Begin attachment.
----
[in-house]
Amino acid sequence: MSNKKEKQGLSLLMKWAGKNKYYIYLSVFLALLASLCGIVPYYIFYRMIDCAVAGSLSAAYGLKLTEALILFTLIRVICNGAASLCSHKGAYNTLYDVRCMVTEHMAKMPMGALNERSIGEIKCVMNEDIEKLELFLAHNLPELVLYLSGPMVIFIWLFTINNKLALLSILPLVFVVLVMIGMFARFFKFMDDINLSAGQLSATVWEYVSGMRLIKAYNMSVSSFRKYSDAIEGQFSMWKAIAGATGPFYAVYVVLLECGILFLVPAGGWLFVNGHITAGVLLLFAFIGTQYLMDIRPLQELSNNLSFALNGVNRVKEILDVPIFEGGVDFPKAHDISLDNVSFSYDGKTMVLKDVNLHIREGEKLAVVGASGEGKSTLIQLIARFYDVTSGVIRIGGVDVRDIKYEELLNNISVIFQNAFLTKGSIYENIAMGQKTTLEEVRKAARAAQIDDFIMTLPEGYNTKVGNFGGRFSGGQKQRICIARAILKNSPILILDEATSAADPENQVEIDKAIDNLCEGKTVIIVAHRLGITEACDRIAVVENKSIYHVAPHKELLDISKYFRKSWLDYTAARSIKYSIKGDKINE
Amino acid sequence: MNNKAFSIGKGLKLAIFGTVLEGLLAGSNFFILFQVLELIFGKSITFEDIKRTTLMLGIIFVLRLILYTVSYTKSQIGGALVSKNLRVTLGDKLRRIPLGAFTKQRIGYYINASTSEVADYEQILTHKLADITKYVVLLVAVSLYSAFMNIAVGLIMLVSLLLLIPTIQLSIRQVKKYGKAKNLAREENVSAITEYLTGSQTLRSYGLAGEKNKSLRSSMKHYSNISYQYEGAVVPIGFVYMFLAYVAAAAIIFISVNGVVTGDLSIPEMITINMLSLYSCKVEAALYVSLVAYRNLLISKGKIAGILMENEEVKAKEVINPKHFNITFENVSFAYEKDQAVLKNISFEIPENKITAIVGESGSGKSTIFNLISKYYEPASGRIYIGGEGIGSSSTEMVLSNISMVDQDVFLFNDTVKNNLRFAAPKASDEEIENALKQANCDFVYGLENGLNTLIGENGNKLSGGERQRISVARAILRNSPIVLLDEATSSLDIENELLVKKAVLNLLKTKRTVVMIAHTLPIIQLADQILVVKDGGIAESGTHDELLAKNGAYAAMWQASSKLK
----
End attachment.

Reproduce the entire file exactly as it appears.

[in-house]
Amino acid sequence: MSNKKEKQGLSLLMKWAGKNKYYIYLSVFLALLASLCGIVPYYIFYRMIDCAVAGSLSAAYGLKLTEALILFTLIRVICNGAASLCSHKGAYNTLYDVRCMVTEHMAKMPMGALNERSIGEIKCVMNEDIEKLELFLAHNLPELVLYLSGPMVIFIWLFTINNKLALLSILPLVFVVLVMIGMFARFFKFMDDINLSAGQLSATVWEYVSGMRLIKAYNMSVSSFRKYSDAIEGQFSMWKAIAGATGPFYAVYVVLLECGILFLVPAGGWLFVNGHITAGVLLLFAFIGTQYLMDIRPLQELSNNLSFALNGVNRVKEILDVPIFEGGVDFPKAHDISLDNVSFSYDGKTMVLKDVNLHIREGEKLAVVGASGEGKSTLIQLIARFYDVTSGVIRIGGVDVRDIKYEELLNNISVIFQNAFLTKGSIYENIAMGQKTTLEEVRKAARAAQIDDFIMTLPEGYNTKVGNFGGRFSGGQKQRICIARAILKNSPILILDEATSAADPENQVEIDKAIDNLCEGKTVIIVAHRLGITEACDRIAVVENKSIYHVAPHKELLDISKYFRKSWLDYTAARSIKYSIKGDKINE
Amino acid sequence: MNNKAFSIGKGLKLAIFGTVLEGLLAGSNFFILFQVLELIFGKSITFEDIKRTTLMLGIIFVLRLILYTVSYTKSQIGGALVSKNLRVTLGDKLRRIPLGAFTKQRIGYYINASTSEVADYEQILTHKLADITKYVVLLVAVSLYSAFMNIAVGLIMLVSLLLLIPTIQLSIRQVKKYGKAKNLAREENVSAITEYLTGSQTLRSYGLAGEKNKSLRSSMKHYSNISYQYEGAVVPIGFVYMFLAYVAAAAIIFISVNGVVTGDLSIPEMITINMLSLYSCKVEAALYVSLVAYRNLLISKGKIAGILMENEEVKAKEVINPKHFNITFENVSFAYEKDQAVLKNISFEIPENKITAIVGESGSGKSTIFNLISKYYEPASGRIYIGGEGIGSSSTEMVLSNISMVDQDVFLFNDTVKNNLRFAAPKASDEEIENALKQANCDFVYGLENGLNTLIGENGNKLSGGERQRISVARAILRNSPIVLLDEATSSLDIENELLVKKAVLNLLKTKRTVVMIAHTLPIIQLADQILVVKDGGIAESGTHDELLAKNGAYAAMWQASSKLK